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Fall Out Boy compare being a rock band in 2023 to The Last of Us

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Fall Out Boy just released the new album much (for) stardust, Where their last few records have dabbled in a more commercial sound, the new LP harkens back to the band’s most rock-heavy days. In a new interview with diverse, Pete Wentz and Patrick Stamp looked back on their evolving sound, explaining their earlier shift toward pop music — specifically on their 2018 record Obsession – It was the result of trying to “survive” pop radio.

Guitarist Joe Truman wrote in his 2022 memoir that he disliked a heavy sample Obsession, So much so that he wasn’t really involved in creating it. When asked if Trohman’s whiskers inspired Fall Out Boy to return to rock music much (for) stardust, Wentz replied,

“I feel like our thoughts are on Obsession Taken a little out of context. A couple of records before, we were making albums in a landscape that wasn’t particularly friendly to bands, and so we were just trying to figure out how to survive. was likeThe last of us: Pop Radio Release, Starring Fall Out Boy Who Fights Zombies Who Don’t Want Bands Exist. “


Wentz continued, “I think Obsession It was a direct response to all of that. There is a frustrated sound there. I think it’s intentionally noisy, semi-intentional polarizing, and the sound we landed on stardust has not been. I don’t think he reacted to any of that. I’m just thinking about being with Neil [Avron, producer of the band’s album’s From Under the Cork Tree, Infinity on High, and Folie à Deux] And the desire to create something tangible and to take our time on it was very important. The record spans the gamut of things we’re in.”

For his part, Stump said the sound of the new record “was just a reaction as much as I wanted to take a different approach. It wasn’t really conscious of rock music or any style or stylistic choice. For me, it felt like I went down that road to experiment with technology and it was fun and satisfying.” Really.But we did it for three records and it really peaked Obsession. I was kind of like, ‘I enjoyed that. Now I want to see what happens to the strings and horns and guitars and harmonies, “and that stuff, really concretely.”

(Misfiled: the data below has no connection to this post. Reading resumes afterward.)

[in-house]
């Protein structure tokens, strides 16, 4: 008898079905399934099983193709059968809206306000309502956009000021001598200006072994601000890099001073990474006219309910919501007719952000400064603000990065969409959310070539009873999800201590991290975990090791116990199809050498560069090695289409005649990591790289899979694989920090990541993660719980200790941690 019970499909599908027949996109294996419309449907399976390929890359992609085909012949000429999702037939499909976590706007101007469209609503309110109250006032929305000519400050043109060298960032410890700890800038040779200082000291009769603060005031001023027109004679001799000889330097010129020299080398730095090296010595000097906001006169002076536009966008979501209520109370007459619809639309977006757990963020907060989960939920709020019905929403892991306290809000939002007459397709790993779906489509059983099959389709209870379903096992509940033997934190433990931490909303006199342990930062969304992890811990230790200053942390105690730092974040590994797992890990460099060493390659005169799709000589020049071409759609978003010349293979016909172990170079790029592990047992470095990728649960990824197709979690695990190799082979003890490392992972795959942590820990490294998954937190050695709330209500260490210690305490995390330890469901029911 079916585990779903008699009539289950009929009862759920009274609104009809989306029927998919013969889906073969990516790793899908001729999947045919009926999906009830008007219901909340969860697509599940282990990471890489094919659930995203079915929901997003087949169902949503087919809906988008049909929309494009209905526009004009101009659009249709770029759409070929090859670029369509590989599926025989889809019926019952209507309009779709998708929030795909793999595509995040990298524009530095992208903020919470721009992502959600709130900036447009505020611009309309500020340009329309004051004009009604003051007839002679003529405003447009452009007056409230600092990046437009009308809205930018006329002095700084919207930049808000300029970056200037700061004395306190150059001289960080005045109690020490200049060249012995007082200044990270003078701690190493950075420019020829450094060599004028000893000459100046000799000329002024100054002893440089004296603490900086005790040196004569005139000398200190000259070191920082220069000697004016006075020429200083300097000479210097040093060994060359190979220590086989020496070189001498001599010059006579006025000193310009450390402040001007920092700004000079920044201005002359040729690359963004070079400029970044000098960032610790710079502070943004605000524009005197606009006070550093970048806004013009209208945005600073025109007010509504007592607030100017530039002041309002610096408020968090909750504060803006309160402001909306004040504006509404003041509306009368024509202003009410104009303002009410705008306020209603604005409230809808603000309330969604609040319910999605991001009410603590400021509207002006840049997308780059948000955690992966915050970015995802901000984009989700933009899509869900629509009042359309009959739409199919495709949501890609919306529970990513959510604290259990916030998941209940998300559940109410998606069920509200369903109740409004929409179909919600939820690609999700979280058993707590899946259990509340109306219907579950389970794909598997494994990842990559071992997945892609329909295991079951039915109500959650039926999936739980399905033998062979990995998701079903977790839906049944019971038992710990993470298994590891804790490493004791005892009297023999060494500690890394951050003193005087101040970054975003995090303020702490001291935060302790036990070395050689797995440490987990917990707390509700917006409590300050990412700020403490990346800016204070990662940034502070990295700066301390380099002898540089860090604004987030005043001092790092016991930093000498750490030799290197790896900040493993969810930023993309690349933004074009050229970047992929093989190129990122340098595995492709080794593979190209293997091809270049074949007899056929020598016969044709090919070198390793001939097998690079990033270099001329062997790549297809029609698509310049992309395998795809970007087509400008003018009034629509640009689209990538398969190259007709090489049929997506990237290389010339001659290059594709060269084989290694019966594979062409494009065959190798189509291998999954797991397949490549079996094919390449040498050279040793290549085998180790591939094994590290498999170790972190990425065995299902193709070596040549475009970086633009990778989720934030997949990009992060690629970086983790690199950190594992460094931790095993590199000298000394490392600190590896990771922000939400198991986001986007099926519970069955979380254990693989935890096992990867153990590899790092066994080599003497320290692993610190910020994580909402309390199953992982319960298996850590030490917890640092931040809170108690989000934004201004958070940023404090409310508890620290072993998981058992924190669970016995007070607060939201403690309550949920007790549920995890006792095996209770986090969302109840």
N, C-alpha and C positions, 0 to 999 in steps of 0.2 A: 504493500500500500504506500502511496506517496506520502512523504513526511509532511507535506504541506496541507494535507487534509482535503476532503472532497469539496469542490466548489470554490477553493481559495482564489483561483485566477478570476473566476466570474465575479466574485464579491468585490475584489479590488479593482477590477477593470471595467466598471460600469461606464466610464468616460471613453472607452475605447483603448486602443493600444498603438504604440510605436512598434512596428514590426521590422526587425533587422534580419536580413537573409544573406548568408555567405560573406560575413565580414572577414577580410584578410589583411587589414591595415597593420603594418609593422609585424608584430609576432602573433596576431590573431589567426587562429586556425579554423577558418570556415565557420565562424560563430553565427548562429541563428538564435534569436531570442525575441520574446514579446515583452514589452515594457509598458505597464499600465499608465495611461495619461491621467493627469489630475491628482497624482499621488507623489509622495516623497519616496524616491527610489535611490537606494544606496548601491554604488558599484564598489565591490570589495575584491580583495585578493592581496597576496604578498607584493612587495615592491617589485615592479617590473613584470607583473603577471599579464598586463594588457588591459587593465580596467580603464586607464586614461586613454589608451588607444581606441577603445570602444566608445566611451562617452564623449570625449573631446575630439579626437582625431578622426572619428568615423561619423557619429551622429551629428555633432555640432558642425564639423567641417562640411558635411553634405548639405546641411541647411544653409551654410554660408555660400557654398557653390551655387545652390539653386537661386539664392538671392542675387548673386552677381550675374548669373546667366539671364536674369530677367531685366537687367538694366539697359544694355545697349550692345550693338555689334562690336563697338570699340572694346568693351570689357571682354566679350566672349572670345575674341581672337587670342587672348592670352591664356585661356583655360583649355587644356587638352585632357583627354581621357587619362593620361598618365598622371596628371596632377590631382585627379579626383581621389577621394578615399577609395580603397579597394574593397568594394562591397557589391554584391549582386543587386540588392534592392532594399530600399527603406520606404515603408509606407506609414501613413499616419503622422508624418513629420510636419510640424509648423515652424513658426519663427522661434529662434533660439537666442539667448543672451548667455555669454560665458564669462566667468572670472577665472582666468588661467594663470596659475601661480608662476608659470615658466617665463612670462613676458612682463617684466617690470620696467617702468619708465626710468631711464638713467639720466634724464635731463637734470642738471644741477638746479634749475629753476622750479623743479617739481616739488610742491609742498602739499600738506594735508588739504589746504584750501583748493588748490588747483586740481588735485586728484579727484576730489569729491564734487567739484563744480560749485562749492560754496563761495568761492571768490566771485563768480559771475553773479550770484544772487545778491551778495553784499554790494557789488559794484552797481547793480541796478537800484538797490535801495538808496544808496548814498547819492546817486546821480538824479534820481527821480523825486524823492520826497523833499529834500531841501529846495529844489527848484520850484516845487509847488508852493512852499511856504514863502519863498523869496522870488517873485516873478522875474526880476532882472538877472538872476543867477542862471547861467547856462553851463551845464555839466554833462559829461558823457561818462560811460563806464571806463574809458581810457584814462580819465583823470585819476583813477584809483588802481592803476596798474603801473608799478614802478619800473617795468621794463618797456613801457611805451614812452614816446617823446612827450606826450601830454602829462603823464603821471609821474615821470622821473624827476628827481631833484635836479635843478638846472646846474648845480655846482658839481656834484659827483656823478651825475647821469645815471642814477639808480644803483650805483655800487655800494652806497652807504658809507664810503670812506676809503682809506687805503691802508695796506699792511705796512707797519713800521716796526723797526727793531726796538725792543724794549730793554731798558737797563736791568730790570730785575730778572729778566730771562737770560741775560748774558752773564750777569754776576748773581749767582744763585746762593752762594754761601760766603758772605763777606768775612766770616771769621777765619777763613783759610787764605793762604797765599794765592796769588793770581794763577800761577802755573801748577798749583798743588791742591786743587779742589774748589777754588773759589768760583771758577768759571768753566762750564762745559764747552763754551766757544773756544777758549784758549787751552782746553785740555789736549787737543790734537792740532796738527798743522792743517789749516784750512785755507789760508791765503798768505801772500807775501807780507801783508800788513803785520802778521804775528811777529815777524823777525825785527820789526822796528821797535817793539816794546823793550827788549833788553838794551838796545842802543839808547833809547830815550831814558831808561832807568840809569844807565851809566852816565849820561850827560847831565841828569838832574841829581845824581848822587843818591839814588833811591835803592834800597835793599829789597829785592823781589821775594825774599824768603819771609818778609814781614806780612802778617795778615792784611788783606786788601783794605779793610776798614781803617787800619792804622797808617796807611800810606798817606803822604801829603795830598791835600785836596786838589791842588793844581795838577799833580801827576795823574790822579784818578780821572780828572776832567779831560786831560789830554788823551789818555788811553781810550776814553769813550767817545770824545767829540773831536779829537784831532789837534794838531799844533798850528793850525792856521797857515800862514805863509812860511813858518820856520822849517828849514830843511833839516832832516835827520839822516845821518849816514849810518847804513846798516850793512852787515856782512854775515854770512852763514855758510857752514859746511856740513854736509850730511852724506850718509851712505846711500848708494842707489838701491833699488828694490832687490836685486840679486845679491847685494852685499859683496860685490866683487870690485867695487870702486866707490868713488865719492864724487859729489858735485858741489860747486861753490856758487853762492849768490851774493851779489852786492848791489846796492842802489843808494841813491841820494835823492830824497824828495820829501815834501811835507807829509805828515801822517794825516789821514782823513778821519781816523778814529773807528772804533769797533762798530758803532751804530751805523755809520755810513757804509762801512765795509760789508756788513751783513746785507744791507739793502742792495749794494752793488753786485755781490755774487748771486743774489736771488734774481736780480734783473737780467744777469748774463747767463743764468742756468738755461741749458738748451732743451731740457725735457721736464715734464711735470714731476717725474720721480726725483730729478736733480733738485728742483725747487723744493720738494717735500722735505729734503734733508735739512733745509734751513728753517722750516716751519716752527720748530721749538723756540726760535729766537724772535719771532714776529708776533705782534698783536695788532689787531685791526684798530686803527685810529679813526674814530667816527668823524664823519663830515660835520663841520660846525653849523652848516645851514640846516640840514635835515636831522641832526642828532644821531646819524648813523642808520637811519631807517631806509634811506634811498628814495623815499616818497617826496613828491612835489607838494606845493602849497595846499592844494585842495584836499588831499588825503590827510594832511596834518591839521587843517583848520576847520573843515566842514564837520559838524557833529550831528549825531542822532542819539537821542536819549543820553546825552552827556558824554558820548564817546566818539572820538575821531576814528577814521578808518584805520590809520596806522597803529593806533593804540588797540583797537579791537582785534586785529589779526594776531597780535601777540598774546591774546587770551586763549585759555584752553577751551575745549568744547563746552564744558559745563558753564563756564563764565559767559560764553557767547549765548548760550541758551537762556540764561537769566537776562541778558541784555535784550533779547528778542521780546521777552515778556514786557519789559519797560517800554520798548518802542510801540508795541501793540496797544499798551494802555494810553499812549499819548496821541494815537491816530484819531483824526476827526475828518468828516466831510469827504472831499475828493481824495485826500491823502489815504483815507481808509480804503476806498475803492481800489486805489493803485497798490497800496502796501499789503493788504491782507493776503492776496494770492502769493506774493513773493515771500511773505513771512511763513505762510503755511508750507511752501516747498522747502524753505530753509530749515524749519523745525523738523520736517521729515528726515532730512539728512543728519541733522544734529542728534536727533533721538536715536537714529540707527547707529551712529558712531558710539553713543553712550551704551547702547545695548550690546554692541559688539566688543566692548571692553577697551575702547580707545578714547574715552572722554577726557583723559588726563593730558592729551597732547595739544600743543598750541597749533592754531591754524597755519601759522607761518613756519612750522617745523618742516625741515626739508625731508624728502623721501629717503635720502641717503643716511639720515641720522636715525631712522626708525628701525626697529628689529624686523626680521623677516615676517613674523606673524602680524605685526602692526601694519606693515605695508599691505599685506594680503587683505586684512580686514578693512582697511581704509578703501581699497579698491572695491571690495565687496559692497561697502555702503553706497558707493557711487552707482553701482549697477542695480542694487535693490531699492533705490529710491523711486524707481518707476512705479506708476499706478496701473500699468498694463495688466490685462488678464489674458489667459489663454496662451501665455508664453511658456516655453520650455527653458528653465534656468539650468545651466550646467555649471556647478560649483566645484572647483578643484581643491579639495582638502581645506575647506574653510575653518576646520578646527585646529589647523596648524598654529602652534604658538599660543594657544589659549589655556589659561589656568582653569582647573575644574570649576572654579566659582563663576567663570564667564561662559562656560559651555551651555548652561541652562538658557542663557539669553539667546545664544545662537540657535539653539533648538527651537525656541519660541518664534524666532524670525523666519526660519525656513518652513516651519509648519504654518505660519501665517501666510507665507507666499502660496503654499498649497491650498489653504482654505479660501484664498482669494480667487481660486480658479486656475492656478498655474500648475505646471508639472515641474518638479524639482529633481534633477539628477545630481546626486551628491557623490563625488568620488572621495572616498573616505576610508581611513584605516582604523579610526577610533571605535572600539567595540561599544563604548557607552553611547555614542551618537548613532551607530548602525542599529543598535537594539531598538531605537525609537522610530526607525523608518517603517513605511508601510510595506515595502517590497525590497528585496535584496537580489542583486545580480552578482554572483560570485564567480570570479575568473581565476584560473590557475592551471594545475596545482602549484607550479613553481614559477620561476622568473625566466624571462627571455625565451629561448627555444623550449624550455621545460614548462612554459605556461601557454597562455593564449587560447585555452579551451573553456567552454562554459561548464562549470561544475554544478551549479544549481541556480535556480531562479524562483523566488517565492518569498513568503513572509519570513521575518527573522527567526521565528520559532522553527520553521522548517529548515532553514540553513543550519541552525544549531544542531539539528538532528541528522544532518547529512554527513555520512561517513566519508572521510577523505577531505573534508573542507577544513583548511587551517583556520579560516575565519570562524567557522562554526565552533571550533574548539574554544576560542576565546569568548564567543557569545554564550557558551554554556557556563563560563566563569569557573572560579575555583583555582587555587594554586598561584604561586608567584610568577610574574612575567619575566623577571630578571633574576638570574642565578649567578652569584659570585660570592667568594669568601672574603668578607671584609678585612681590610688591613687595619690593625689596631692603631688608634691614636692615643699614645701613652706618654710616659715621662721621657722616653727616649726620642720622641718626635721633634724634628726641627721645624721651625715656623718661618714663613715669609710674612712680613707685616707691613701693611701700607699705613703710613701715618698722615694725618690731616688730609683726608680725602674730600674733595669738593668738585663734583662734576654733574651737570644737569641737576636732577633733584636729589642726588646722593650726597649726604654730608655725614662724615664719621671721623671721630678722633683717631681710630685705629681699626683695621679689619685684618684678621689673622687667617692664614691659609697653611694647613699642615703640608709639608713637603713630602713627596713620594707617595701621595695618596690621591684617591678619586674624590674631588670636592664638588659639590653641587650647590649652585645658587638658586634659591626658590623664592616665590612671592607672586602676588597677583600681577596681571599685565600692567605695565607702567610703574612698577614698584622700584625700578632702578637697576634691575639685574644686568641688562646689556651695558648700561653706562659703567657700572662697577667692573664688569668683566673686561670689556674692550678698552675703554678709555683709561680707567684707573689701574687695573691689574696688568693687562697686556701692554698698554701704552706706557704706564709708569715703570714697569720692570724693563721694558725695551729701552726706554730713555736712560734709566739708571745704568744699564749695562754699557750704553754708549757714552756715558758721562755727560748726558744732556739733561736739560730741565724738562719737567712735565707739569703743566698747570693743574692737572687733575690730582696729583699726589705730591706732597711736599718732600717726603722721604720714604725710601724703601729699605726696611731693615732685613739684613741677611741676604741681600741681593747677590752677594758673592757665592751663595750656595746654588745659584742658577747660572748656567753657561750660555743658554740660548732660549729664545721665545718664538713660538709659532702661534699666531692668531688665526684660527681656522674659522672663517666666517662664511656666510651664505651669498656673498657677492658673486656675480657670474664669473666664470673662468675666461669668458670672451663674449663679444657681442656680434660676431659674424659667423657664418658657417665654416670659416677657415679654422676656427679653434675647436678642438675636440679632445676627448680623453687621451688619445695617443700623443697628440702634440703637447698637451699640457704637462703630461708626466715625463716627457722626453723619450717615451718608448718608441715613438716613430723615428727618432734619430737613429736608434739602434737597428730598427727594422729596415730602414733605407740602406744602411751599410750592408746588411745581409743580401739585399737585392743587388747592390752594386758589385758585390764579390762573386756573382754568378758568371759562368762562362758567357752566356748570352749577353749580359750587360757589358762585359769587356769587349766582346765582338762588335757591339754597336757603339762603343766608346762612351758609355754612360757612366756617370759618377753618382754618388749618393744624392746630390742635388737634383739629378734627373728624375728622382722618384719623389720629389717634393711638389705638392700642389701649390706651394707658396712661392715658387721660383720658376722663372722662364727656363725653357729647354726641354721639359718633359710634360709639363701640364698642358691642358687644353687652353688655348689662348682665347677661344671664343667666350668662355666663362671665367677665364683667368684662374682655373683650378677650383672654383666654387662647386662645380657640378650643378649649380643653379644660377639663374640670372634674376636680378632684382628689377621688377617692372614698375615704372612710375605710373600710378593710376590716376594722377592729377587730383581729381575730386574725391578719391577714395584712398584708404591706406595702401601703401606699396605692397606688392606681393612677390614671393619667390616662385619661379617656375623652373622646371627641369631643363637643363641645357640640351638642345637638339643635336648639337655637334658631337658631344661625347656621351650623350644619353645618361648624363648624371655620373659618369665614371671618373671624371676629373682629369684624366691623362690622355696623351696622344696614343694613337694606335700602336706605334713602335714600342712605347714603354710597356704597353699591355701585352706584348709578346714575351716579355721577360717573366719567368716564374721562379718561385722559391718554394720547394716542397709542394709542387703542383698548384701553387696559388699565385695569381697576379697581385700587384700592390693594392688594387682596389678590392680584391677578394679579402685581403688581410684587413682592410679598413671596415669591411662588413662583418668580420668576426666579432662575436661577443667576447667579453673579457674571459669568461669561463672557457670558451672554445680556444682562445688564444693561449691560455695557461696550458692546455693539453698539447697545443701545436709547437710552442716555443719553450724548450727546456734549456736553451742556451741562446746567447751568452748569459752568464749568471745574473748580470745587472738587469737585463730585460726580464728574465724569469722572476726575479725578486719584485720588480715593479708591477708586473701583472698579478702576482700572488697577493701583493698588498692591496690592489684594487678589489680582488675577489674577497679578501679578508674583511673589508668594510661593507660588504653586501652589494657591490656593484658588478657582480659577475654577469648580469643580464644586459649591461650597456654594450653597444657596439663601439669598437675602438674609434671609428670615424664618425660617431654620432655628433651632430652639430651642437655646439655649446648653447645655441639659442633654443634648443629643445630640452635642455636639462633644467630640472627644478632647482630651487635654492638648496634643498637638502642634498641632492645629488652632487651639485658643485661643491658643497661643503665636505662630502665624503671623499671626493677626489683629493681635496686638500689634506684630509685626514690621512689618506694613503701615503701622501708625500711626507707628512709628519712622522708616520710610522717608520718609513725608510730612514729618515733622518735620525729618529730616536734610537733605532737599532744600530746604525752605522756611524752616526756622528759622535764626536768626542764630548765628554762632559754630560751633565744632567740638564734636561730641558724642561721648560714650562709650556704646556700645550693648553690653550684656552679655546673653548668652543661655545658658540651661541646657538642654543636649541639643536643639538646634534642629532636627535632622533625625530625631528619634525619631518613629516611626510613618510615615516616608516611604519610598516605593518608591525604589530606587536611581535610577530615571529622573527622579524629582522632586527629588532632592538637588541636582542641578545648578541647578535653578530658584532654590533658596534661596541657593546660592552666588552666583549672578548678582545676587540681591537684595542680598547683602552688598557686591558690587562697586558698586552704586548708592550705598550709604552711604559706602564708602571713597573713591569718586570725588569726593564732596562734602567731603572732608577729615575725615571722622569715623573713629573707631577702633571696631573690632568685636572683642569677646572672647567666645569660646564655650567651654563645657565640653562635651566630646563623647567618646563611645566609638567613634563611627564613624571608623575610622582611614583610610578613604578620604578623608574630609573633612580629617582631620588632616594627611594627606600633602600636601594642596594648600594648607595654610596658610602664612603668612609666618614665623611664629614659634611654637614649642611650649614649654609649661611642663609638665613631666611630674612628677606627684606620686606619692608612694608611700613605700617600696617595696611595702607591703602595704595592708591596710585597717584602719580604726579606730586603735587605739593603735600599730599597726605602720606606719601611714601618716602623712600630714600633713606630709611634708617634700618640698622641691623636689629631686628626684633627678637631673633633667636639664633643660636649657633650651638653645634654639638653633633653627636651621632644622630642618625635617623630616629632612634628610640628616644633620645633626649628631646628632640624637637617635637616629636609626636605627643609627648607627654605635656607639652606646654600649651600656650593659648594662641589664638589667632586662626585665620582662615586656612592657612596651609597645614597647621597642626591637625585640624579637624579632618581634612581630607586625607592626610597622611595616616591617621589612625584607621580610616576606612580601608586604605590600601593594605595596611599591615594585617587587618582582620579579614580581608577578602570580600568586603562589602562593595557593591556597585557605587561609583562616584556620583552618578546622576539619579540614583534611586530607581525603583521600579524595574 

Obsession It came out on the verge of an emo revival, as pop punk, thanks to Gen Z, went from being awkward to being cool. Where the genre used to be counter-cultural — and, as Fall Out Boy would say, not necessarily the darling of FM radio — Paramore are now playing the biggest ballparks of their careers, and My Chemical Romance has been reunited with a legion of rabid fans. Wentz harkens back to the cyclical nature of nostalgia and trends.


“The pendulum has swung in the opposite direction so far, away from the guitar riff, the emotional core of the lyrics,” he said. “I also think there’s something to be said for actual cyclical nostalgia. My kids dress up like the ’90s and early 2000s. I feel like we’re in a time now where people can discover art for themselves. There’s a renaissance to all these different kinds of art and music because people are going and discovering it for the first time.” “For me, the counterculture, whether it’s hip-hop, pop punk, punk rock, emo music or gothic, is always evolving and amplifying, especially in times when the monoculture gets really heavy. I saw it during the Reagan era.” .

Wentz continued, “There are also artists, like MGK, Lil Uzi Vert, and Willow Smith, who are new to rock music. All the planets align perfectly. Maybe there was a group of kids who were too young to go see My Chemical Romance when they got back, or a night emo. And they can go now – everything is lined up perfectly.”

Read Fall Out Boy’s full article diverse interview here. This summer, the band will embark on a North American tour with support from Alkaline Trio, Bring Me the Horizon and New Found Glory. Get tickets to a show via Stubhub Orders are 100% Guaranteed via Stubhub’s FanProtect Program.


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